05 February 2024

The Fine Art of Collaboration

For some writers, collaboration is a fact of life; for others, it's a rare gift. I’m in the second category. I’m awestruck at the harmonious working relationship of writing duos who turn out seamless works, whether they’re bestselling series like the historical mysteries of Charles Todd and his mother Caroline (the other half of author Charles Todd until her death in 2021) or one-offs like the Edgar-nominated short story "Blind-Sided" (2021) by SleuthSayer Michael Bracken and James A. Hearn.

I've participated in a number of musical collaborations, starting in high school, when a friend and I achieved fame for presenting our parody of Hamlet to the tune of folksong "Putting on the Style," with guitars, in numerous English classes. For years afterwards, when I met someone who'd attended my very large high school, they'd say, "Ohh, you're the one who wrote "Hamlet!"

In the noughties, as Brits call the first decade of the present century, I took part in several songwriting workshops led by legendary singer-songwriter Jimmie Dale Gilmore, whose work defies classification, though he's received a couple of Grammy nominations in the contemporary folk category. Jimmie and the other members of his original band, the Flatlanders, hail from Lubbock, Texas, along with Buddy Holly and Natalie Maines of the Dixie Chicks. In a long career, he's learned a lot about creative collaboration. In his workshops, he makes songwriters work in groups. He believes the creative group process mirrors the process in the individual writer's head. As he put it, the dialogue in one case and the monologue in the other both go, "That's brilliant! No, that's stupid!" In my case, since I didn't get to pick the people, the group process ended in tears a few times. But I think he's right about how the process works.

Between 2010 and 2012, I had the great joy of collaborating with my friend Ray Korona on an album of songs that I'd written over the course of half a century. It's called Outrageous Older Woman. I produced the album, Ray co-produced and acted as sound engineer, and we collected a tremendously gifted array of backup singers and musicians to create an album of my music that sounded the way I'd heard it only in my wildest dreams. We spent many, many hours in Ray's basement recording studio in New Jersey, and every hour was a happy one. Ten years after Ray's untimely death from cancer, I still cherish a moment when we got exactly the sound we wanted for a solo passage from a fingerstyle guitarist (think Chet Atkins or Ricky Skaggs) after auditioning four different musicians for the descriptor "a git-tar picker who had lightning in his hands" in a song about a country music band. Ray and I exchanged a look of delight and perfect satisfaction that still warms my heart when I remember it. There's nothing like that "Got it!" moment in a good collaboration.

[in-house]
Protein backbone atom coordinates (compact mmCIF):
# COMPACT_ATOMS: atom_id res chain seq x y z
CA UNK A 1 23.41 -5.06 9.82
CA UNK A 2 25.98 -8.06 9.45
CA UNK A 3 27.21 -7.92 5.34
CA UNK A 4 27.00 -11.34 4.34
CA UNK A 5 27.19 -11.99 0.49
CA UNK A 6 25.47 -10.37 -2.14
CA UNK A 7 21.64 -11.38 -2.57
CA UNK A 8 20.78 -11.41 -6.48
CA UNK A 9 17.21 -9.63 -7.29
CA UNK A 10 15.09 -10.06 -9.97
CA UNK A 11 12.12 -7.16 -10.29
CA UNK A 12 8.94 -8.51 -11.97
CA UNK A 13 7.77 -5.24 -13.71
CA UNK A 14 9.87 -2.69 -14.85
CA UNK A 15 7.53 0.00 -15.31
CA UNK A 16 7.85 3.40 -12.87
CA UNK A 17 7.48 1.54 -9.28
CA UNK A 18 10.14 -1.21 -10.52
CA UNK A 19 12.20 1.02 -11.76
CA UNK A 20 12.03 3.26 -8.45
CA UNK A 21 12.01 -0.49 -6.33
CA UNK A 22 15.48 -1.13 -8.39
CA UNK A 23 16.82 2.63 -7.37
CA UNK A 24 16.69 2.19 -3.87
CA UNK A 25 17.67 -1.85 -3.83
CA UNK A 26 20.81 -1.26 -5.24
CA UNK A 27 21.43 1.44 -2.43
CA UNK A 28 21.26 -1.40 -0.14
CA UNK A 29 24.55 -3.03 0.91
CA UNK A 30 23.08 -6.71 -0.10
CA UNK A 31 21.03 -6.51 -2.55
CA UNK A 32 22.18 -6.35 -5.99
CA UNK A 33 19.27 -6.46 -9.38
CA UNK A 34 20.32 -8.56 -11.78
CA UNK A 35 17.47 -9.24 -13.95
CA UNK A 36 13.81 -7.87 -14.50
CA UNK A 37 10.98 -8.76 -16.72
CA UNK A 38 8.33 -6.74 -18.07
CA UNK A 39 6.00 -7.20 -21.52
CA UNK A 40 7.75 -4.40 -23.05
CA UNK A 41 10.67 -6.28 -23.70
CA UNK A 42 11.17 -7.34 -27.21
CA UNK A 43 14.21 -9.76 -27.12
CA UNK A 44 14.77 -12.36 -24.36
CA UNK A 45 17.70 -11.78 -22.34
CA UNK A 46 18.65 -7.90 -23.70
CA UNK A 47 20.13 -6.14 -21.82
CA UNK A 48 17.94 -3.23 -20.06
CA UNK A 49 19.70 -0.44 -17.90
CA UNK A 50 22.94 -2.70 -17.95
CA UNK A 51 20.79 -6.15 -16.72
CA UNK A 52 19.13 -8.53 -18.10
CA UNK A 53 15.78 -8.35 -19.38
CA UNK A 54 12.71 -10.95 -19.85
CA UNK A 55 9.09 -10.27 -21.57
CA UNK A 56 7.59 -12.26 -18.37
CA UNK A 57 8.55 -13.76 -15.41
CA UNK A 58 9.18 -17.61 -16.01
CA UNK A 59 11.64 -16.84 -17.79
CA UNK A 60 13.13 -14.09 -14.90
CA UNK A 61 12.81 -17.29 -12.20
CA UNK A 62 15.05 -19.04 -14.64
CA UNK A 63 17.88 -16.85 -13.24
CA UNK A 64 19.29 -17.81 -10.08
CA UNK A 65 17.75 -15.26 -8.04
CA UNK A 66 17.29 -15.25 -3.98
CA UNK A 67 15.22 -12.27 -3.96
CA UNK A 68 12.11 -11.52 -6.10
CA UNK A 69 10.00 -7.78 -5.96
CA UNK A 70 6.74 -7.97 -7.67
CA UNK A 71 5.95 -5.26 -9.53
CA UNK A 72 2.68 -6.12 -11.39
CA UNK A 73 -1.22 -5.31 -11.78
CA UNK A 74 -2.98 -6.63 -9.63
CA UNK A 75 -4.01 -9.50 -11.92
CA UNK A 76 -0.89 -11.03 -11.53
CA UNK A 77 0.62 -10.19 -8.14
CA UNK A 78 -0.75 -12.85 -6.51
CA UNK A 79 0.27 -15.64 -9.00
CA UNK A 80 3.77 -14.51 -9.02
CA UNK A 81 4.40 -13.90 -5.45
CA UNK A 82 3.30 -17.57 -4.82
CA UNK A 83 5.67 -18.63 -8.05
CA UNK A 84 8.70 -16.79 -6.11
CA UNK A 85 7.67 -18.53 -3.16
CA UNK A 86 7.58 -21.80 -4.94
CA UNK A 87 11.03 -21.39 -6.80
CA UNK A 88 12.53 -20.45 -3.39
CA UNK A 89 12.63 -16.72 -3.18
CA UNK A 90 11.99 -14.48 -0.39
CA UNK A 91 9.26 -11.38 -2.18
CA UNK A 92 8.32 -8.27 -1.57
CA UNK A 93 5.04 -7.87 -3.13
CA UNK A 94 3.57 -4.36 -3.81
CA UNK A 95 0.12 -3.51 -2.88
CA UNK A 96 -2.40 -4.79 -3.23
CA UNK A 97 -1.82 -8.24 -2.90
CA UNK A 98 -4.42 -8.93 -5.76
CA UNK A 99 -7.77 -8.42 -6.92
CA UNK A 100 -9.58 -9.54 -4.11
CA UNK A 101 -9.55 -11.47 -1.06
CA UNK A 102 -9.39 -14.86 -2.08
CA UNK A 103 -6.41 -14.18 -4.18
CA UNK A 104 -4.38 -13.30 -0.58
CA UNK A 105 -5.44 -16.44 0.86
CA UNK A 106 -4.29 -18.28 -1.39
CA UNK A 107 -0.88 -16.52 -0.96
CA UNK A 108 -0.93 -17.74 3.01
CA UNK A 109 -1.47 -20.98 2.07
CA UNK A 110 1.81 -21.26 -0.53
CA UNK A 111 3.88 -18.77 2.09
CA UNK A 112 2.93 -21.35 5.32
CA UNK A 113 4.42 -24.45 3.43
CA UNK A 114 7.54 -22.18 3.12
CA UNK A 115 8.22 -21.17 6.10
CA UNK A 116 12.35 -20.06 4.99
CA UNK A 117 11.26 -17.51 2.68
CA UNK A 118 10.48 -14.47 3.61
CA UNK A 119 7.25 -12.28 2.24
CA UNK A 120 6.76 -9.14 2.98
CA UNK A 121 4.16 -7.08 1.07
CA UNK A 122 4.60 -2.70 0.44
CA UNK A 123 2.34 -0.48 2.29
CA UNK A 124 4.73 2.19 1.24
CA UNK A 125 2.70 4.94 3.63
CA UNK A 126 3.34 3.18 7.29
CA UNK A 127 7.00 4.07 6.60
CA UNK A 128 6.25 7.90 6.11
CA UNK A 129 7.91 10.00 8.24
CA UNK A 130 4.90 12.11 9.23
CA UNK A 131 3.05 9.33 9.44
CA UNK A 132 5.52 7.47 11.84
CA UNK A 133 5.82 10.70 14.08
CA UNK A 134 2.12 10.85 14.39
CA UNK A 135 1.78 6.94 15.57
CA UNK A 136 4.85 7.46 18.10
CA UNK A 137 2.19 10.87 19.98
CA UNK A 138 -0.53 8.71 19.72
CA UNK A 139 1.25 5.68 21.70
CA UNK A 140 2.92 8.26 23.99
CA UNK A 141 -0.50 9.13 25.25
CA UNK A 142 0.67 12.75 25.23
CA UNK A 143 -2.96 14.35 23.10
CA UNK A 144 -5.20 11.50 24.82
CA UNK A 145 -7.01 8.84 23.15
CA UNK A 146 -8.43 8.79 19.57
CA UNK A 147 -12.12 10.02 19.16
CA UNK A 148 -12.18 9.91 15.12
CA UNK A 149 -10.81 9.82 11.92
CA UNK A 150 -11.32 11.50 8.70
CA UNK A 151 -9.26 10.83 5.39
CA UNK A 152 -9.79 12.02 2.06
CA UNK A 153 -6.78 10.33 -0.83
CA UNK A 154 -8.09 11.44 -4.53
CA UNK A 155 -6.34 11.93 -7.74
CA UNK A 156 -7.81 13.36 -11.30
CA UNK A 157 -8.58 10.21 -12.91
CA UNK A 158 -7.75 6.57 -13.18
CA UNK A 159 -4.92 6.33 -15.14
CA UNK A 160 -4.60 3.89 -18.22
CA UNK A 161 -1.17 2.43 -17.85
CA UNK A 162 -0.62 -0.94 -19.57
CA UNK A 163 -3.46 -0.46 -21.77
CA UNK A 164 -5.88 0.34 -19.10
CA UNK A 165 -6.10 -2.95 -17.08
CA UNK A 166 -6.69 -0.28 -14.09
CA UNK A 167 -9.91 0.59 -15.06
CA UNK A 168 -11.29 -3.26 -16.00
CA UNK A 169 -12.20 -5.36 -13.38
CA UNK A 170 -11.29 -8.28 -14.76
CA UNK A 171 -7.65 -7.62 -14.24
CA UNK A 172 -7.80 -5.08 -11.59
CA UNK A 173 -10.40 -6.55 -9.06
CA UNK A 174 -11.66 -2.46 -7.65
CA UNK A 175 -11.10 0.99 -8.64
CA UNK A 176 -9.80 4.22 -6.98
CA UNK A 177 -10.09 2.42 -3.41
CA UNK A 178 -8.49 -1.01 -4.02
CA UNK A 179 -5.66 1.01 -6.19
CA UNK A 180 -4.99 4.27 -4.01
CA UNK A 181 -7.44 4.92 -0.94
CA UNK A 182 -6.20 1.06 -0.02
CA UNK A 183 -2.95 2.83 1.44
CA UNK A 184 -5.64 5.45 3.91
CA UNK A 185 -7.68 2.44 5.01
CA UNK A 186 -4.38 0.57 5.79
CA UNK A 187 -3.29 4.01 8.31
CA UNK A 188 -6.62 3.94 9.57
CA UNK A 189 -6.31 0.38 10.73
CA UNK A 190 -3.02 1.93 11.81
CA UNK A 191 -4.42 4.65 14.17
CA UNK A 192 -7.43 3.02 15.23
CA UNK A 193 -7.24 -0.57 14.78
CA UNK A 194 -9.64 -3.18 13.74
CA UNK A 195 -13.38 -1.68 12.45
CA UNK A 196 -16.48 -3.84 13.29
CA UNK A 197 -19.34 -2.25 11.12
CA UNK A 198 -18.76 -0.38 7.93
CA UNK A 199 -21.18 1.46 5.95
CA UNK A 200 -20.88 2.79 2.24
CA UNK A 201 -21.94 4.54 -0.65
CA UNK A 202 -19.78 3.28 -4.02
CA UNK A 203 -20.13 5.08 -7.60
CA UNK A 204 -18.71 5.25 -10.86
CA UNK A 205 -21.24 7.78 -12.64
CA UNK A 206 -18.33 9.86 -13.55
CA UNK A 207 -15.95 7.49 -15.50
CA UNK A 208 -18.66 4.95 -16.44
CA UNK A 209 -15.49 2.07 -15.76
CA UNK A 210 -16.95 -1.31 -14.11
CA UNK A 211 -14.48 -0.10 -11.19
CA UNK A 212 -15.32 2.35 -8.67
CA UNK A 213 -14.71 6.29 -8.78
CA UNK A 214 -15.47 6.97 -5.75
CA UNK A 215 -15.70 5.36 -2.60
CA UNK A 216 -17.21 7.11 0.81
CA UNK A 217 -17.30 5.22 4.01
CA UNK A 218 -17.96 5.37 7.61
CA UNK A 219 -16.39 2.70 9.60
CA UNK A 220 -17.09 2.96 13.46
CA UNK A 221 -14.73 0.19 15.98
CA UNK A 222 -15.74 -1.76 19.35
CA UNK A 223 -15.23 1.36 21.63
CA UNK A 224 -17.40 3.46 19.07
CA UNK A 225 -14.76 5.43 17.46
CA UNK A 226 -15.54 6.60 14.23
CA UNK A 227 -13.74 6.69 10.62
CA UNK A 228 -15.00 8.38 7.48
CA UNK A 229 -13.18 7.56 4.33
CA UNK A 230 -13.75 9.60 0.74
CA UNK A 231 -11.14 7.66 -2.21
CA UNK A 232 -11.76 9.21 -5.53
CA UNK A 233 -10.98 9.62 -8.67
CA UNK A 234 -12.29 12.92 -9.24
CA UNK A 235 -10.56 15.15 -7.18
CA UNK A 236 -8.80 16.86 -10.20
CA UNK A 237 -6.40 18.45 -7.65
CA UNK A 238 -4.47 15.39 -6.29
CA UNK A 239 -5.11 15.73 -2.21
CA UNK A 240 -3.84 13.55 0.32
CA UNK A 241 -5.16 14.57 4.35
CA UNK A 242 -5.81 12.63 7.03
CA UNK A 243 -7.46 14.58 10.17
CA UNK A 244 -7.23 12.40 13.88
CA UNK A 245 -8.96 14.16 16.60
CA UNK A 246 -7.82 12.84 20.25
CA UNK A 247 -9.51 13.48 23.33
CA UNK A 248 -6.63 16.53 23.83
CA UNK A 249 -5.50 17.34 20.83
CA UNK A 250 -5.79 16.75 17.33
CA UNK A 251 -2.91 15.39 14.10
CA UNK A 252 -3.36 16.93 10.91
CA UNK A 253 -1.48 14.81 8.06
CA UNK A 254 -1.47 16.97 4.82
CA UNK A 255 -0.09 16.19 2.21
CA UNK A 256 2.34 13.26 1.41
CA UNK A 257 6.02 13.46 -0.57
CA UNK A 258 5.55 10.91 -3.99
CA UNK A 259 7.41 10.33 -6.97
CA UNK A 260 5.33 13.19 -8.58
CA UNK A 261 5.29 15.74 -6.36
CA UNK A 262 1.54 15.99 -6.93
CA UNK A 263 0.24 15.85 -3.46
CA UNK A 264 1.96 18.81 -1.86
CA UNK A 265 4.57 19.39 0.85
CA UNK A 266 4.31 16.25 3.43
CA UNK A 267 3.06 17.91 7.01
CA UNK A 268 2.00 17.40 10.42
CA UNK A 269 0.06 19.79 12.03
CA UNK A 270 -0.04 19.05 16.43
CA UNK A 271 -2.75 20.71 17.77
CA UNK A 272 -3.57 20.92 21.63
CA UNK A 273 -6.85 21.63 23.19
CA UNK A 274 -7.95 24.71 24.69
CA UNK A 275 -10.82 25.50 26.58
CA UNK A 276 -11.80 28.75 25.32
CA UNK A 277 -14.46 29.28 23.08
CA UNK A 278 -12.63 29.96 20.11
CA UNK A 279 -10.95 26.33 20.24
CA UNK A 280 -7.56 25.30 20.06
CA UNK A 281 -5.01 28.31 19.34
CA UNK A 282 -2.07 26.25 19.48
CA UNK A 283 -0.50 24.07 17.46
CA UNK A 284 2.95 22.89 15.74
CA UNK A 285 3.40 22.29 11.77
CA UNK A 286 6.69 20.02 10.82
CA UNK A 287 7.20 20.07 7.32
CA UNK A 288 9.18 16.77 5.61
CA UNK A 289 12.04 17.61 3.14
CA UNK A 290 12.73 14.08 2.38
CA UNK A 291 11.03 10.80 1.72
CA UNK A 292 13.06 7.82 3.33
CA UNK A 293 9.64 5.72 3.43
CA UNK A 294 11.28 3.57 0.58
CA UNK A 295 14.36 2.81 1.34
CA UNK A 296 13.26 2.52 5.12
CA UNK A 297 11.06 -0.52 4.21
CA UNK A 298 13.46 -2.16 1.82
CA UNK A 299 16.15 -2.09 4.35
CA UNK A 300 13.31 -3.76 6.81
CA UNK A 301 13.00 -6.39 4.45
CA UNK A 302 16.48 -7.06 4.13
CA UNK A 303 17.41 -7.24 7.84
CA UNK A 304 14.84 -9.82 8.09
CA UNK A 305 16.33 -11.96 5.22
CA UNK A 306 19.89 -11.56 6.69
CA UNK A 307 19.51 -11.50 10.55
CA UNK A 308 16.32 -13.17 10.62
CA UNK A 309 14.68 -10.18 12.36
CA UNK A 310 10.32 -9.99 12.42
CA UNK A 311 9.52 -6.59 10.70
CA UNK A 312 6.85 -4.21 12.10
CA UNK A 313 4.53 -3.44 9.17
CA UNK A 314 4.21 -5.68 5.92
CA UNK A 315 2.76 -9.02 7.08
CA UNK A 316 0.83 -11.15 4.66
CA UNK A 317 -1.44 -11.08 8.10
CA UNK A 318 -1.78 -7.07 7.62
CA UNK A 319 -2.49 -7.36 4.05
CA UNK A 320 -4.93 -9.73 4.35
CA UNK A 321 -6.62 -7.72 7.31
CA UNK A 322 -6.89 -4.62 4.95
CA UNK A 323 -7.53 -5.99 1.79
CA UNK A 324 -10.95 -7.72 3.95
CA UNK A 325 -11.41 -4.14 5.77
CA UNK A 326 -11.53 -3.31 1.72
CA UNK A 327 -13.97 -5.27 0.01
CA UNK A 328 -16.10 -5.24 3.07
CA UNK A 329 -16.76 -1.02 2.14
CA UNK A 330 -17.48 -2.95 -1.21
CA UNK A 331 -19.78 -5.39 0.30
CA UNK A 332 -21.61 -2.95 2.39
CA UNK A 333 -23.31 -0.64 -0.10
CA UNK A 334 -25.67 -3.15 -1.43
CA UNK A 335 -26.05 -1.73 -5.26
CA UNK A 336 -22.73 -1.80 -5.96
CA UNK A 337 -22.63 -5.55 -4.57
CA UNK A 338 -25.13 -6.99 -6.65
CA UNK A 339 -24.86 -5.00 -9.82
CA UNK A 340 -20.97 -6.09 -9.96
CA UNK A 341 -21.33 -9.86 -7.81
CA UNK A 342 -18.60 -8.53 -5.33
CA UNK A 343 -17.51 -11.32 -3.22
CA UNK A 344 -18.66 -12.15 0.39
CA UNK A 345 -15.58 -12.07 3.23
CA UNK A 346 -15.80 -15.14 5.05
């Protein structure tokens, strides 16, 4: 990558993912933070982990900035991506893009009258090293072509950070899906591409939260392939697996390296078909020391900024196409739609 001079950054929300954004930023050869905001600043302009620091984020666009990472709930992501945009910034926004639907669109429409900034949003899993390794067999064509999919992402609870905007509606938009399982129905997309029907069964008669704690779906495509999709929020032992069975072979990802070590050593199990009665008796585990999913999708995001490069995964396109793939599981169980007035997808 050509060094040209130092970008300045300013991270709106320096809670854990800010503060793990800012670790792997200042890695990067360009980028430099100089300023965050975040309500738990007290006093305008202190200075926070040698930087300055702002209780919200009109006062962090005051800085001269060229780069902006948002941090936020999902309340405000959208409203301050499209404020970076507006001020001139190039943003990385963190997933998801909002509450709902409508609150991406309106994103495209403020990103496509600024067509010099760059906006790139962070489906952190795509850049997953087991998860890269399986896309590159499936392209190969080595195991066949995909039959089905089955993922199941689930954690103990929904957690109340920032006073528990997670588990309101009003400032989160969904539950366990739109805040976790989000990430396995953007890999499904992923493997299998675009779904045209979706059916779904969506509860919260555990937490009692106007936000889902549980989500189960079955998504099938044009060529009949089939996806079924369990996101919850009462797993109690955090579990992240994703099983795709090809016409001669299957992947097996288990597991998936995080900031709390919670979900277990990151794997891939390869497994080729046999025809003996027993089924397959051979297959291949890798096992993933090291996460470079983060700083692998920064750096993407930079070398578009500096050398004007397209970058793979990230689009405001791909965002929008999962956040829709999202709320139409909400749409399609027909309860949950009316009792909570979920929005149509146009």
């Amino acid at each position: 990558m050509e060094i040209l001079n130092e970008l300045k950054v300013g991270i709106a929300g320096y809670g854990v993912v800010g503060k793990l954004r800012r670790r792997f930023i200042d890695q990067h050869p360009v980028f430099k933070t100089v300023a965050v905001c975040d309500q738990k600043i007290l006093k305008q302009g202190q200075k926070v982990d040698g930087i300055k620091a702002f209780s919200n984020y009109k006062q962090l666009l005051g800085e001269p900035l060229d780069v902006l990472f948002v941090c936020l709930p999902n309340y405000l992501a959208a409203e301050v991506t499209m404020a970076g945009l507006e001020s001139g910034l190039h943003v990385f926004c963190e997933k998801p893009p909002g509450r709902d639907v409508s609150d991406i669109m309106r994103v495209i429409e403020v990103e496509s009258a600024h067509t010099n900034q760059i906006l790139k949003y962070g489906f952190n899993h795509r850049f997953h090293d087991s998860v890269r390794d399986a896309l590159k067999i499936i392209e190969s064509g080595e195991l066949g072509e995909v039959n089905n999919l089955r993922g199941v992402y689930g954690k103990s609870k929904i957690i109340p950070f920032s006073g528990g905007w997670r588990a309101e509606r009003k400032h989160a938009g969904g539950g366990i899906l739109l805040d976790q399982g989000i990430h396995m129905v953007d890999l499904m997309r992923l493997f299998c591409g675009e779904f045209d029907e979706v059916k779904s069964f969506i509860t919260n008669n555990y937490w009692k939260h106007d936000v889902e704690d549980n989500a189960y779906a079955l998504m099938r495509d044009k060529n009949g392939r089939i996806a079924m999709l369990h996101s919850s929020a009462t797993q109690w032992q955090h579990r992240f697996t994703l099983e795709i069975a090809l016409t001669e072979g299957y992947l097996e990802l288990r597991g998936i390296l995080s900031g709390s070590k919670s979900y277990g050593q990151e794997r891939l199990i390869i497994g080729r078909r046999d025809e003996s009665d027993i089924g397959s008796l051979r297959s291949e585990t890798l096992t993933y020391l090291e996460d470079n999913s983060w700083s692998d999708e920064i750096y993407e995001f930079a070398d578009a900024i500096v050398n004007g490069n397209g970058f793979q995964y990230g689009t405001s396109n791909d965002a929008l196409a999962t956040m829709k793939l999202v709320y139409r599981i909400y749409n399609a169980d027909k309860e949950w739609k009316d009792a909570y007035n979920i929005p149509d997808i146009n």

I've never collaborated on a pure writing project, as opposed to lyrics. Like the late Parnell Hall, I would have sold out and said yes to big bestseller Stuart Woods, if I’d gotten the call, or to James Patterson, like everyone else. Bestsellers aside, I’d do my best if invited to collaborate with a writer I respect and trust on a publishable project. But no one’s ever asked. I've had a handful of brilliant editors and quite a few bad ones, and I tend to trust my own judgment over that of most other writers. I hate writing by committee, and while I may dream occasionally of the perfect writing partner, I'm unlikely to encounter one.

My most recent collaboration was with fellow SleuthSayer and multi-talented writer, graphic artist, tech wiz, etc, my friend Leigh Lundin. After reading my post on my adventures checking out my DNA, Leigh had the bright idea of creating a cartoon that riffed on them. He thought it up and did all the work. I got to critique both the artwork ("My complexion isn't green." "Can you make the angry woman thinner?") and the text ("It's funnier if you mention the DNA." "No hyphen in storyteller.") as Leigh patiently produced one version after another. We were both busy with other projects, so it took more than a year, but we finally achieved our "Got it!" moment. Here's the result:


  1. Oh, I love that!
    The only collaboration I ever did was I wrote lyrics for a Southern rock'n'roll band called "Fantasy's Hand" back in the early 70s. That was fun.